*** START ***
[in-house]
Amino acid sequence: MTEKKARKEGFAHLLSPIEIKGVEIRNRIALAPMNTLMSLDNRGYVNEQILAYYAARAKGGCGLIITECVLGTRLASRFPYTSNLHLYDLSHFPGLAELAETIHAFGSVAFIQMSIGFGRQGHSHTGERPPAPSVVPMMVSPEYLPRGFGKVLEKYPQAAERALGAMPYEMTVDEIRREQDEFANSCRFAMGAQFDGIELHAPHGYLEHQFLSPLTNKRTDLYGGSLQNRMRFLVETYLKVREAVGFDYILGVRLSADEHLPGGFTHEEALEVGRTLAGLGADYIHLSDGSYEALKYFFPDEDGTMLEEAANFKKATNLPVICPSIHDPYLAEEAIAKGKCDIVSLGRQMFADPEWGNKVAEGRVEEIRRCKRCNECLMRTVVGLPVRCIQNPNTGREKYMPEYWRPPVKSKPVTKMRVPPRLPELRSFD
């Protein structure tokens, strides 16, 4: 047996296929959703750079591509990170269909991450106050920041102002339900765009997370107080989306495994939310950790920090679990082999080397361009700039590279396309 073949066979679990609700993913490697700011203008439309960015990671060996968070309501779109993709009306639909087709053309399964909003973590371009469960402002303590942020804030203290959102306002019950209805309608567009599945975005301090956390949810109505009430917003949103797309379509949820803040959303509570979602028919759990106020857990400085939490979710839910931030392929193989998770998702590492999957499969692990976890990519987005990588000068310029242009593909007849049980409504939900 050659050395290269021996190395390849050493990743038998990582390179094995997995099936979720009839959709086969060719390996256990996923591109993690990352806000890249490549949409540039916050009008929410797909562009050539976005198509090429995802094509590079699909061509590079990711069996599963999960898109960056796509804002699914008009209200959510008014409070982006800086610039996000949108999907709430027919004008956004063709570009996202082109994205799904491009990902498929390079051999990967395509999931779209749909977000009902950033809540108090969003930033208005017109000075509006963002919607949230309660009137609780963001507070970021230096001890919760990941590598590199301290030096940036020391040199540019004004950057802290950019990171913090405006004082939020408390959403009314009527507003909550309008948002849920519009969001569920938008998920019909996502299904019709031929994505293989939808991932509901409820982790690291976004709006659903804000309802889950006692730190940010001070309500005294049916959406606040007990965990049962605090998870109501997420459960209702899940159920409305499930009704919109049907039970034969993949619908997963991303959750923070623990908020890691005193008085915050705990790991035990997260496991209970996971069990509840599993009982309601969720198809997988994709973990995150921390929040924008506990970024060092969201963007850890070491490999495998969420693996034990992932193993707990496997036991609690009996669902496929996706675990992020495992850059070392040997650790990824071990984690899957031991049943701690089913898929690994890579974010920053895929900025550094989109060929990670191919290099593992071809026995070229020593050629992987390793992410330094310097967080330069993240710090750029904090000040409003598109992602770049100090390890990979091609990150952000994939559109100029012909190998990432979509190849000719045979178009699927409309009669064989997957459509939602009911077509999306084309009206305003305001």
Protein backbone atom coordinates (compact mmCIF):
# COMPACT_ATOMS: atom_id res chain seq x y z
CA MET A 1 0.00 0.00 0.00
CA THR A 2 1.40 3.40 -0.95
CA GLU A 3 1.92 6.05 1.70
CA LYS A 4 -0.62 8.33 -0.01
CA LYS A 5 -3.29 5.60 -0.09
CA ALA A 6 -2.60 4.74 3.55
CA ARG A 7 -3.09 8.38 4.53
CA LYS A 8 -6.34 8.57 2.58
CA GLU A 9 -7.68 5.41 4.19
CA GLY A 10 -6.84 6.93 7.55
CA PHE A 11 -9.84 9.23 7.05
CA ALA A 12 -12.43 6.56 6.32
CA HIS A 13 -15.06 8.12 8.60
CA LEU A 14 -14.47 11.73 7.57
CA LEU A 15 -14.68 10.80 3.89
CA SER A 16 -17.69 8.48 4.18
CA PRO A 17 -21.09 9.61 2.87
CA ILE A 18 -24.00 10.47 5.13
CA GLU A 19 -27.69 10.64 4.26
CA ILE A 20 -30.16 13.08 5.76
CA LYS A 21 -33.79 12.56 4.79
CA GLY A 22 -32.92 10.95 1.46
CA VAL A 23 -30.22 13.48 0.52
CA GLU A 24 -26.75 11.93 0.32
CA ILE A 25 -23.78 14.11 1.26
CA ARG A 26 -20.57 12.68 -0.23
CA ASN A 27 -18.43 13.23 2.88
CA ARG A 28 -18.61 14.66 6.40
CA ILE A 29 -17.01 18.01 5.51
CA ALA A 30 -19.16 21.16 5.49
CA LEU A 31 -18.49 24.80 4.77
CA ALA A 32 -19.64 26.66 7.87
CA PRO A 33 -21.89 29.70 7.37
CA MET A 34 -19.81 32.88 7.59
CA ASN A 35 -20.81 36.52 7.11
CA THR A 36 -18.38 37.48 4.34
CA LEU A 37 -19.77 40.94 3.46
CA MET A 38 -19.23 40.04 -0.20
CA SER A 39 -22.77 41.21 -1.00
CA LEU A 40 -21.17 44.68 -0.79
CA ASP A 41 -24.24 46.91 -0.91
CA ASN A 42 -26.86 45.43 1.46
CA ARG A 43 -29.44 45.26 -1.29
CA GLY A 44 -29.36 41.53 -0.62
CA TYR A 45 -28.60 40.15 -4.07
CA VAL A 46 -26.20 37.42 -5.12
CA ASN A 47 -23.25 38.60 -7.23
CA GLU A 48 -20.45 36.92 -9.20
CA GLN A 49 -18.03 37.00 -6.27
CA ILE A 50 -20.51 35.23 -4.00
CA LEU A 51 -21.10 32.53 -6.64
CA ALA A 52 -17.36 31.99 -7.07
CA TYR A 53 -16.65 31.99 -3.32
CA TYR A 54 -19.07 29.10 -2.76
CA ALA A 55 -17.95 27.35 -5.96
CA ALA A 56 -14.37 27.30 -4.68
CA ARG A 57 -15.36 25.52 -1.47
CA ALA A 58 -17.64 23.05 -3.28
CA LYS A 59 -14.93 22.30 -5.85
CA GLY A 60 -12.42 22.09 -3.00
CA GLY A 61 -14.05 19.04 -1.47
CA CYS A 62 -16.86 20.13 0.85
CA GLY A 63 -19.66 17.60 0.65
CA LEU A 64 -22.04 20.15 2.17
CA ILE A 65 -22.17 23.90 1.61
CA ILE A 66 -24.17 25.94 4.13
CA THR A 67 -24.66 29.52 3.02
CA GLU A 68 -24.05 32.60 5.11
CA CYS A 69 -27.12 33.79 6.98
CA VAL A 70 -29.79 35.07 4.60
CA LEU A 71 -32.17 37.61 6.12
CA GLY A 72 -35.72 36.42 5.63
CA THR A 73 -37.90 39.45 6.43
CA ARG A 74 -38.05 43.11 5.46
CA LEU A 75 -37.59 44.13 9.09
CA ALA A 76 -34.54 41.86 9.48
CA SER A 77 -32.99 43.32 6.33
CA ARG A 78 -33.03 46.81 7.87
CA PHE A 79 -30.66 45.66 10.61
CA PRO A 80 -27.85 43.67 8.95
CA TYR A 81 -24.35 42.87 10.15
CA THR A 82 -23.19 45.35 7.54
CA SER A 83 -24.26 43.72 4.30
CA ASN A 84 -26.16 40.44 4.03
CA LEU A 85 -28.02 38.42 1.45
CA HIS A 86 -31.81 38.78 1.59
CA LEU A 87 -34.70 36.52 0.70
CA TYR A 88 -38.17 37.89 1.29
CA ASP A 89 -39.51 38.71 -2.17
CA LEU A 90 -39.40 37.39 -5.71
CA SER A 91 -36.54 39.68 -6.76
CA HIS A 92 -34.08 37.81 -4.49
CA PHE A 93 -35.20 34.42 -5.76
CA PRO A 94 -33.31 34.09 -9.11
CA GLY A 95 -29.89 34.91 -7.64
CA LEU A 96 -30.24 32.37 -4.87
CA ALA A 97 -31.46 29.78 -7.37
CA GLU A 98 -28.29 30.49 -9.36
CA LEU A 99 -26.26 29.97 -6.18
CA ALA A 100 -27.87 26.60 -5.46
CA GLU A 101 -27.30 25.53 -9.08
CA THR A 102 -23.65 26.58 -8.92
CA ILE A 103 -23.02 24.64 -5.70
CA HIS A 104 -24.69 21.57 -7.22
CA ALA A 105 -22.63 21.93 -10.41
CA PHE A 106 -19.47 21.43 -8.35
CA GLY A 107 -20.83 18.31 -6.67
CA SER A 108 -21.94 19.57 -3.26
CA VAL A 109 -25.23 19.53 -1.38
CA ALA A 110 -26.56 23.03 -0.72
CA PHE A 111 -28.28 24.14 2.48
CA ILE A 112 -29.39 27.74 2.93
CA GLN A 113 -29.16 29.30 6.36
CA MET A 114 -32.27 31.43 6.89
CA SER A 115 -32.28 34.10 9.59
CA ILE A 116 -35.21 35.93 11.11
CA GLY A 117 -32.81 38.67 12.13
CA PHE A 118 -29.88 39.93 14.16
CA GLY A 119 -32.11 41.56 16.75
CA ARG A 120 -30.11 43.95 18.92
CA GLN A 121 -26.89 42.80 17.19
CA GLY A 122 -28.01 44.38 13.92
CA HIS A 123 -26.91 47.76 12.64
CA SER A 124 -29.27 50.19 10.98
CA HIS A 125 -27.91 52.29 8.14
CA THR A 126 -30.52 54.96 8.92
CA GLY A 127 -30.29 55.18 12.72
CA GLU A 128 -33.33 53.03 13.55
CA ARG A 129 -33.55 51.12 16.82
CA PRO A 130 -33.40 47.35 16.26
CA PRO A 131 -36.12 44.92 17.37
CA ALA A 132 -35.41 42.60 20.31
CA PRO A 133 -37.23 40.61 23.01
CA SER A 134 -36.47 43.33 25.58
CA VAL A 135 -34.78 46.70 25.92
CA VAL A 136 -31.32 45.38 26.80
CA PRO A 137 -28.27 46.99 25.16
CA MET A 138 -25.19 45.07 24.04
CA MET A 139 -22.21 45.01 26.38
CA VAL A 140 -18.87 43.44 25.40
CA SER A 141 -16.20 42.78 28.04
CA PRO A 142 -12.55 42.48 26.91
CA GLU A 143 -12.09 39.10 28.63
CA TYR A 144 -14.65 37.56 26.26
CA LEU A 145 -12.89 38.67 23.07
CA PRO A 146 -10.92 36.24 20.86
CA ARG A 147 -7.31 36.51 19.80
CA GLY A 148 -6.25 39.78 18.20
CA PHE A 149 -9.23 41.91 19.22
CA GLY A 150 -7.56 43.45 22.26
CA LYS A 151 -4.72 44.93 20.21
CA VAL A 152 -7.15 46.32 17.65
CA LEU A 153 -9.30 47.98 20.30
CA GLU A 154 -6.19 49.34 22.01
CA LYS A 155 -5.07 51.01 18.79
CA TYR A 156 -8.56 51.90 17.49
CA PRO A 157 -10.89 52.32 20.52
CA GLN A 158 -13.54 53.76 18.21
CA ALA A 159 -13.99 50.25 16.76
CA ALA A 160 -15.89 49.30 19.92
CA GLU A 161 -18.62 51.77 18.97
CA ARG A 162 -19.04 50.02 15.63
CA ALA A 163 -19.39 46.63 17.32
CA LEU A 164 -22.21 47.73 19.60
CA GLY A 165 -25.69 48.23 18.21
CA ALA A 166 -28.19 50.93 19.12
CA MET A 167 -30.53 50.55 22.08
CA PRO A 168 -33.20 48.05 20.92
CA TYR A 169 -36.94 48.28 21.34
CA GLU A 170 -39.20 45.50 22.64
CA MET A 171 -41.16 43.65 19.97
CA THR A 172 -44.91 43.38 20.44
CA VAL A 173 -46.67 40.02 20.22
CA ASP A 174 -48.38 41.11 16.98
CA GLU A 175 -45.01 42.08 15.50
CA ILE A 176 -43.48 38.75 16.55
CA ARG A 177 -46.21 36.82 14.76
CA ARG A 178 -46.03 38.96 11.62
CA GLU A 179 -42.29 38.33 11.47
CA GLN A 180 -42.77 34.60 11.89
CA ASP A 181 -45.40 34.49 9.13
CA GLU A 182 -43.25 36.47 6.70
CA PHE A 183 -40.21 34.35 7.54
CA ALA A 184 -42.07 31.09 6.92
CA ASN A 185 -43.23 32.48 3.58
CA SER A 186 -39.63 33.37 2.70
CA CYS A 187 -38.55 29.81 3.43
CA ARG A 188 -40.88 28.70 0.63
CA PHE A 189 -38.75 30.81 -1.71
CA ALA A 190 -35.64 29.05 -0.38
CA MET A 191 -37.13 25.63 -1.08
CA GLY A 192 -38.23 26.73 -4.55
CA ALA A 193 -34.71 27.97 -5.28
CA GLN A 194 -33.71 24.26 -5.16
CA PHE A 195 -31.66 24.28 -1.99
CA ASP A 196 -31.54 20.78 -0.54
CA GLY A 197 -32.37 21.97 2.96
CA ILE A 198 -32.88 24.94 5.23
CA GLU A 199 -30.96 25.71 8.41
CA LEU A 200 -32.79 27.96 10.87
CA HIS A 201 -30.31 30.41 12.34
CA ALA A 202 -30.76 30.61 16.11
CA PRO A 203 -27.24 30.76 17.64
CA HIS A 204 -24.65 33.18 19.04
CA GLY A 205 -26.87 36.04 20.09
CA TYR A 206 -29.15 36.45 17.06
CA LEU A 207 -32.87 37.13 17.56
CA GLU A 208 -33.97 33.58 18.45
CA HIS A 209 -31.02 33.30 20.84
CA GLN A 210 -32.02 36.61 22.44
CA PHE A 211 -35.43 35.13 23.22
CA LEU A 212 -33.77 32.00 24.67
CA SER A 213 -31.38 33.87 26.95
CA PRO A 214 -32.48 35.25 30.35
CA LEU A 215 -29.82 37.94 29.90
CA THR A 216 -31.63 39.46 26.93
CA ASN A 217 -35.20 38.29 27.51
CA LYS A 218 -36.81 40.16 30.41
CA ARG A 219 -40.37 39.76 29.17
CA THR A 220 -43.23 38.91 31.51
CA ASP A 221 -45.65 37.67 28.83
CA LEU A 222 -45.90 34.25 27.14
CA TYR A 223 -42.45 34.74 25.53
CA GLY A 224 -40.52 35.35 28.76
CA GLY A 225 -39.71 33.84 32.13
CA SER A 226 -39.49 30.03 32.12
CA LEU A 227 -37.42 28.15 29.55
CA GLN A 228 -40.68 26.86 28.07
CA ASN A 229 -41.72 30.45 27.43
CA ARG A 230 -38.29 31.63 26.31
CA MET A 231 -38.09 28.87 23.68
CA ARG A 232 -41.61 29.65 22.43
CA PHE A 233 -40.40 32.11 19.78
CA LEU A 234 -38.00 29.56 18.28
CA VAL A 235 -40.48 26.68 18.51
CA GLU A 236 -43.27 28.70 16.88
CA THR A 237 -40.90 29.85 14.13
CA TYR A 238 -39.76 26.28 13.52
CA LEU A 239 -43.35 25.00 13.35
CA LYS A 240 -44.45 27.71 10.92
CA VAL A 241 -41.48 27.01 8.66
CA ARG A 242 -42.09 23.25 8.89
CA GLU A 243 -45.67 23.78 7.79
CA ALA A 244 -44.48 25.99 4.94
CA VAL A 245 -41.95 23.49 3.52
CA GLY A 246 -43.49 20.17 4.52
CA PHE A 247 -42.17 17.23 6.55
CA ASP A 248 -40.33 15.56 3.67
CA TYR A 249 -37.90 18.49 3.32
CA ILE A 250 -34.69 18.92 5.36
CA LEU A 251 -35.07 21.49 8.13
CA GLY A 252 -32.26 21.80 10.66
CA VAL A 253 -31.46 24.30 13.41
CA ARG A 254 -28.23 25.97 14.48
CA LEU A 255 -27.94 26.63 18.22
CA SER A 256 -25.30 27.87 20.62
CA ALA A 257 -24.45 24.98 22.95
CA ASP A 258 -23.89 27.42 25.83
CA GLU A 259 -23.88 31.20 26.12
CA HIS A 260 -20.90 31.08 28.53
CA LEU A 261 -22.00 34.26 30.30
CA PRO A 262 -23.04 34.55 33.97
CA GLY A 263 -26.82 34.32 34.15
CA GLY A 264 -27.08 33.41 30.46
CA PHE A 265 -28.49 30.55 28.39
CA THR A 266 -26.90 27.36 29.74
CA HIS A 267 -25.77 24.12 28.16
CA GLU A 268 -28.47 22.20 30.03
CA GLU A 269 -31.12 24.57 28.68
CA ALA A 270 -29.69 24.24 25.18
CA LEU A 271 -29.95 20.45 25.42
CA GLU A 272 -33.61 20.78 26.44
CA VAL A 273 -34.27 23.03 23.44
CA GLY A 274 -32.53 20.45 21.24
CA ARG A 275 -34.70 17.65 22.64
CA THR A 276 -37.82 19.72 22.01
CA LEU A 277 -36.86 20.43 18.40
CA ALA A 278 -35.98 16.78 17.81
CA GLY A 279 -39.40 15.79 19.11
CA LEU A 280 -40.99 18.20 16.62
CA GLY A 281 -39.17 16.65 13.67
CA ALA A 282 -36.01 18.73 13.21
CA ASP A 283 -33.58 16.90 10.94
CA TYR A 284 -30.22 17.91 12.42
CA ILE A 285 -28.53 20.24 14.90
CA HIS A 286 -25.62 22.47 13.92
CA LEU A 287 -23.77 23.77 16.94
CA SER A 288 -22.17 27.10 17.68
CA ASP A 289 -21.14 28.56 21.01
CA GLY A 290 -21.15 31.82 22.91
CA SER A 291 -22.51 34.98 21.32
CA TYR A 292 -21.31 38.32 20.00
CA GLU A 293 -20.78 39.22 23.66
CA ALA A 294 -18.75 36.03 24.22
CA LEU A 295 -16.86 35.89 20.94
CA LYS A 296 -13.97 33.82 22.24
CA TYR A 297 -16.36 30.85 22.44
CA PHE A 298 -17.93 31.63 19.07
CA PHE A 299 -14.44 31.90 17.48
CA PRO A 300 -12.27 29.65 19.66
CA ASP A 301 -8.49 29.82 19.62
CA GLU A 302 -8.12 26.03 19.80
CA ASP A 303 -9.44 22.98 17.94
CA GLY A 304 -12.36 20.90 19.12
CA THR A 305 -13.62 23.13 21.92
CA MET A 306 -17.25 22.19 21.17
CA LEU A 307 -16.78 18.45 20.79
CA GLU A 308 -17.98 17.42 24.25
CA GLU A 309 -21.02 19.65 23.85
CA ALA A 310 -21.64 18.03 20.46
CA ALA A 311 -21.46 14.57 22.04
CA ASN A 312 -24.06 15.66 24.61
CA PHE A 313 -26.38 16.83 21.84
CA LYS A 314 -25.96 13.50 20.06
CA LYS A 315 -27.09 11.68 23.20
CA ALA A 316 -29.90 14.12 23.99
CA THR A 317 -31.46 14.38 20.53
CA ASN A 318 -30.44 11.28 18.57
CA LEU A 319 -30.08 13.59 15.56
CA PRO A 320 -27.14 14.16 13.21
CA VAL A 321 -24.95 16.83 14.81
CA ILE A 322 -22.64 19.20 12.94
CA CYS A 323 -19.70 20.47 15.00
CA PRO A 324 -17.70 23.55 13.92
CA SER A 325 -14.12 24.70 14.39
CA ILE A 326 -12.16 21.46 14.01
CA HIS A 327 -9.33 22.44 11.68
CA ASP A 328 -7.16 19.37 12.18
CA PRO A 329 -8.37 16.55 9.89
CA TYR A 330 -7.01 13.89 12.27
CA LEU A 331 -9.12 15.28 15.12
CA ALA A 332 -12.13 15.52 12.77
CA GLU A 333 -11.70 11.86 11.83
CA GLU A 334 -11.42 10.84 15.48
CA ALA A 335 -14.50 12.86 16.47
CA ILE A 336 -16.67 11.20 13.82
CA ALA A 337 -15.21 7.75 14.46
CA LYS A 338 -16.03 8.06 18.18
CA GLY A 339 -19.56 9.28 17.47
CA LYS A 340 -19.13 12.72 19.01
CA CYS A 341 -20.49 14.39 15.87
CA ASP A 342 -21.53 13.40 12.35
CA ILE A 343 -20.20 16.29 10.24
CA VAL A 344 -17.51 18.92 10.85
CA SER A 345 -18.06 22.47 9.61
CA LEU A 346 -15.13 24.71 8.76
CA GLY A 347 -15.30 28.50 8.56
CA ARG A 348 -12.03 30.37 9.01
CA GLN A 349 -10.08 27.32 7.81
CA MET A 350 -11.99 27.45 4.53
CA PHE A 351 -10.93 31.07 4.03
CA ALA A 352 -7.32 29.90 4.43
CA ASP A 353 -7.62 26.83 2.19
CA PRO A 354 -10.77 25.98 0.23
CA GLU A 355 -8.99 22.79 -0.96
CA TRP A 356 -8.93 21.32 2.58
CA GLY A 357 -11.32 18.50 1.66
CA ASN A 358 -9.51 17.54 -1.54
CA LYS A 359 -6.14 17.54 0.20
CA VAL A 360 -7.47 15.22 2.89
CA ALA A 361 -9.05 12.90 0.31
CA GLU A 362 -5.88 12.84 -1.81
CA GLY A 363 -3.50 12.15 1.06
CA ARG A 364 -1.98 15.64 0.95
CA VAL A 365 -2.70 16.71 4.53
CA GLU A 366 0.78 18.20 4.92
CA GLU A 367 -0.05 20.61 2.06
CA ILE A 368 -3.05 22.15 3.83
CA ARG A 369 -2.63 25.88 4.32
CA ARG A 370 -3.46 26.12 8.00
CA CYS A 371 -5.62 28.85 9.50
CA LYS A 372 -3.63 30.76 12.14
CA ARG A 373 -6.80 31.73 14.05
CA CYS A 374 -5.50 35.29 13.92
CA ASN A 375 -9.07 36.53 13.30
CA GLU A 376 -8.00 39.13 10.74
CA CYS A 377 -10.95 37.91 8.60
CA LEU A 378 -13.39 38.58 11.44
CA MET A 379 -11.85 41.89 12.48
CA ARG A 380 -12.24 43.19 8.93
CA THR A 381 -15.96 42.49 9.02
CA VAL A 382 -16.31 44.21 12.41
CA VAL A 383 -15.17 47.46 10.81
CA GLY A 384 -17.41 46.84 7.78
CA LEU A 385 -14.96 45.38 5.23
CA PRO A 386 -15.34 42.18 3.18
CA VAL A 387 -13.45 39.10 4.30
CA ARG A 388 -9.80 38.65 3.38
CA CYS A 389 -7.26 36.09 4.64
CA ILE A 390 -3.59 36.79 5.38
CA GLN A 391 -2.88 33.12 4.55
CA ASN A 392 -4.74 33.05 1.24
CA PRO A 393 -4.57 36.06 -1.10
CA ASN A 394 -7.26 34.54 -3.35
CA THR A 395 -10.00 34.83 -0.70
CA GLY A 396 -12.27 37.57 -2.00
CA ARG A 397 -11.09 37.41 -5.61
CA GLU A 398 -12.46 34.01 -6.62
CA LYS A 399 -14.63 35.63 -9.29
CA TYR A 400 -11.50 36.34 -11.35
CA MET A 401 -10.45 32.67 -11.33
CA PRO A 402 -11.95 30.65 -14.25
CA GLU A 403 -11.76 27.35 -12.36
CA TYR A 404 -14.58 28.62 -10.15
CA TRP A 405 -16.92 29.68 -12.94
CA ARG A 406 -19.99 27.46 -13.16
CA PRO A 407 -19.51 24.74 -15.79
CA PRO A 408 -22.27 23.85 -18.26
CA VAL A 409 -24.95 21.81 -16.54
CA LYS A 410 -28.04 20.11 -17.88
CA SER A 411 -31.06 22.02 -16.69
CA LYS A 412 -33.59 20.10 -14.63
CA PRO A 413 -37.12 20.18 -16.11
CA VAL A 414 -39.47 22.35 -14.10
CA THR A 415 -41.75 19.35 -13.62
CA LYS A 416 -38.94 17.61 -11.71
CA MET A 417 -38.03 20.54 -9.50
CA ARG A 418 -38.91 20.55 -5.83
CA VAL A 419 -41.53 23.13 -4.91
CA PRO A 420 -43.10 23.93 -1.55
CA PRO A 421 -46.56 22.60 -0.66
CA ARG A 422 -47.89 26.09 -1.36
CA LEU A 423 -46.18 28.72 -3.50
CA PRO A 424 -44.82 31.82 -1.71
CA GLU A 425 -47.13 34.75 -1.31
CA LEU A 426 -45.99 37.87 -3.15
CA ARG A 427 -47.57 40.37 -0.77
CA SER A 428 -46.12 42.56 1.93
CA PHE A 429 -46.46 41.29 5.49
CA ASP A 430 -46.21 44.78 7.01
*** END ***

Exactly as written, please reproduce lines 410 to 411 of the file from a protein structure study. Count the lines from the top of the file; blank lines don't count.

CA TRP A 405 -16.92 29.68 -12.94
CA ARG A 406 -19.99 27.46 -13.16